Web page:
Chinese pastry molds: A forgotten craft

TAIPEI (The China Post) — For Yu Zhaoji, his work and craftsmanship is on edge of extinction.

For generations, handmade cake molds, etched with intricate carvings, represented goodwill during Chinese celebrations.

As the obsolete practice loses traction to modern cake shops and designs, Yu Zhaoji’s 150-year-old handmade mold shop in Guangzhou remains the last bastion to this once glorious tradition.

The shop’s livelihood depends on Chinese families established overseas.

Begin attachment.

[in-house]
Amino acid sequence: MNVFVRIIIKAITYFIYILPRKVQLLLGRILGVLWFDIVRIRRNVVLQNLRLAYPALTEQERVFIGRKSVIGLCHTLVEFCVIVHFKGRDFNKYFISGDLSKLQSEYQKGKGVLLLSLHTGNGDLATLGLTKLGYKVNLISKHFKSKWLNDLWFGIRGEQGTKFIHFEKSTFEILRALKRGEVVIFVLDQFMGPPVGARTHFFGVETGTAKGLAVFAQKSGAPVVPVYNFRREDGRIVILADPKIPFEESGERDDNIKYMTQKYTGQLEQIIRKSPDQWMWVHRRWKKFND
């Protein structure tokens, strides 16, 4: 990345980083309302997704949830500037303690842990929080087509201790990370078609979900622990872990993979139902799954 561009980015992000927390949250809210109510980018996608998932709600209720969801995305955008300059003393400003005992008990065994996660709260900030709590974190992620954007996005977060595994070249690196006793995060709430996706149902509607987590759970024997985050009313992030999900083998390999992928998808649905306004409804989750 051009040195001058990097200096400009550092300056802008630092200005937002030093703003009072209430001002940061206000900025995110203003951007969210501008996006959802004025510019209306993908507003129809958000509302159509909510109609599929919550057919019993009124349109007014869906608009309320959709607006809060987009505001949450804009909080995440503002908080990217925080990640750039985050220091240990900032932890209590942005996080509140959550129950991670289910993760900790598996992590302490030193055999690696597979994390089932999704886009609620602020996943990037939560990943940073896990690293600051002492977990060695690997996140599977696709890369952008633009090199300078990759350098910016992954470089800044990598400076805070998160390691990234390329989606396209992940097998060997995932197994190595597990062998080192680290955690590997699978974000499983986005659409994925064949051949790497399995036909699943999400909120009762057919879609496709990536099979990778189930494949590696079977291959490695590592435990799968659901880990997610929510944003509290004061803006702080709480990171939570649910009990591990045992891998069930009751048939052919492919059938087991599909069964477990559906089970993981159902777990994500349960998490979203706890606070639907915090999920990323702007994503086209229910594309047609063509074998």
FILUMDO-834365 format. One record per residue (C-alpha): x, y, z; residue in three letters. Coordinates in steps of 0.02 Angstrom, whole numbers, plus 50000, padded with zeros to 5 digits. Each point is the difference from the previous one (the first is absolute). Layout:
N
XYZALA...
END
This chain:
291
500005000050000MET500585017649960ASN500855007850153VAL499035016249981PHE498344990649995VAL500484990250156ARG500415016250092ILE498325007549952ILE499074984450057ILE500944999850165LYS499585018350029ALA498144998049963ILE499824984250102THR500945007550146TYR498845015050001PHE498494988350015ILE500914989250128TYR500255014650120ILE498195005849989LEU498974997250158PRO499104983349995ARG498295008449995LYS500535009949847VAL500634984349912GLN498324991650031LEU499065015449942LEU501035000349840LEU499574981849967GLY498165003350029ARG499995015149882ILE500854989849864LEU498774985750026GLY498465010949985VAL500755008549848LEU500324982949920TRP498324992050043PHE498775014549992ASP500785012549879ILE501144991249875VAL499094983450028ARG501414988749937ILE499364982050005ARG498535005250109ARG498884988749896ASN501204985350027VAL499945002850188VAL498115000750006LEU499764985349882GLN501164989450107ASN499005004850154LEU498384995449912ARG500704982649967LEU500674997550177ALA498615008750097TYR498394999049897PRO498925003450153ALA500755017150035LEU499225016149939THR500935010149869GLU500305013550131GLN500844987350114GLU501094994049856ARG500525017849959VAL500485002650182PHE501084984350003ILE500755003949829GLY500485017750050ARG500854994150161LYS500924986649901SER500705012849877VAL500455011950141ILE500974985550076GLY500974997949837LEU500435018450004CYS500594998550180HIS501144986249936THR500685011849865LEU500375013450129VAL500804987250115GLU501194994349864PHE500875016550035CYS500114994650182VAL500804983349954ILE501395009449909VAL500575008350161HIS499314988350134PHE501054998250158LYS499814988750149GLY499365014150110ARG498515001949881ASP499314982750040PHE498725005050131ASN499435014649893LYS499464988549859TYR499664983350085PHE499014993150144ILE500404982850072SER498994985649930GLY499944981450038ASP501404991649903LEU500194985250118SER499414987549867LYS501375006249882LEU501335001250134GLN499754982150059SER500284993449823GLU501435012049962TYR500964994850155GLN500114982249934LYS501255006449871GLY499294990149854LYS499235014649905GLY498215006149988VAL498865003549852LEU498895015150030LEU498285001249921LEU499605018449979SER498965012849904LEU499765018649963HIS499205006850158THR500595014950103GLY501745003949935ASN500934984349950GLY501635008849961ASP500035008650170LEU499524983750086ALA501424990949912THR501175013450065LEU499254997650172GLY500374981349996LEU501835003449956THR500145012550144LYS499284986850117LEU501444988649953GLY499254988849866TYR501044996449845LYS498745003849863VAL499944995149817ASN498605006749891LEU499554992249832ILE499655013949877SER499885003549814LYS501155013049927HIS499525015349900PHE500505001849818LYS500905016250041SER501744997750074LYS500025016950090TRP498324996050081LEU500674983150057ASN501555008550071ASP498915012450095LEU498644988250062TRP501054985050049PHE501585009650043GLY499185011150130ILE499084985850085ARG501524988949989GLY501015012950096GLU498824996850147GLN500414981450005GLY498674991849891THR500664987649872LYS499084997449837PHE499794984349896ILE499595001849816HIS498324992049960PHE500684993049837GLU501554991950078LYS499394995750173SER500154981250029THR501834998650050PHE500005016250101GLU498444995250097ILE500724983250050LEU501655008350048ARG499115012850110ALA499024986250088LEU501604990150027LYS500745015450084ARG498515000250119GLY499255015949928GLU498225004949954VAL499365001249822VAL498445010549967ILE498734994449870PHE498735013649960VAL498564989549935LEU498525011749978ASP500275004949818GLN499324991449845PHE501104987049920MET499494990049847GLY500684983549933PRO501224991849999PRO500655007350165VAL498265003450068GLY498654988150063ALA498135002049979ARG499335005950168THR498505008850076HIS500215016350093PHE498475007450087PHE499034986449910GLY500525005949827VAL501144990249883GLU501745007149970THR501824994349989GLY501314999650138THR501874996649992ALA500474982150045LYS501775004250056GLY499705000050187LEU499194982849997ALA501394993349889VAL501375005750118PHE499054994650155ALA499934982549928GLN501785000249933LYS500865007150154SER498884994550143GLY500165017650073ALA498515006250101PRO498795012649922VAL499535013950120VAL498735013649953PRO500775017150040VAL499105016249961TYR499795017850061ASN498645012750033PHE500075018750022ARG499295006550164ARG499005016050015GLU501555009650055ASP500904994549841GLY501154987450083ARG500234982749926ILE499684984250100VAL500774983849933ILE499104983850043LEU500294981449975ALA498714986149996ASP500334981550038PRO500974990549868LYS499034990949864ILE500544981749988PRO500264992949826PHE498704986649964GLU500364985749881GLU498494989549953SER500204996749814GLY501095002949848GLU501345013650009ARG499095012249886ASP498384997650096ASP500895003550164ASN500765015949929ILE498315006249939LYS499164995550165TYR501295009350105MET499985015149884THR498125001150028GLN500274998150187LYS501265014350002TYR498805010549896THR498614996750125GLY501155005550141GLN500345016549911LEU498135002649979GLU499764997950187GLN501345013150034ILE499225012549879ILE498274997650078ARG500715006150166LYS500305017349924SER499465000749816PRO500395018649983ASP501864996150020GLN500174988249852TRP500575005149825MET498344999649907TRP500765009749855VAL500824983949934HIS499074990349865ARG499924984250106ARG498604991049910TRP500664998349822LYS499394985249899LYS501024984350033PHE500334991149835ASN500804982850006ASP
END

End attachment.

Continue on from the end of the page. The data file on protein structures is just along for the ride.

Despite living abroad, a handful of these families are adamant preservers and consistent customers of traditional cake molds. Yu Zhaoji’s craft has had a lasting impact on Chinese populations all over the world. 

To create these molds, wood from birch leaf pear trees with fine grains are dried out over two year periods.

The patterns on these molds, emblems of fortune, good career, luck, and prosperity, are painstakingly carved out. 

When asked about the key to sculpting quality designs, Yu answers, “To carve out a nice cake mold, you need stereoscopic patterns that are well arranged.

Just like other crafts, if you do this for a living, you need patience and more patience.”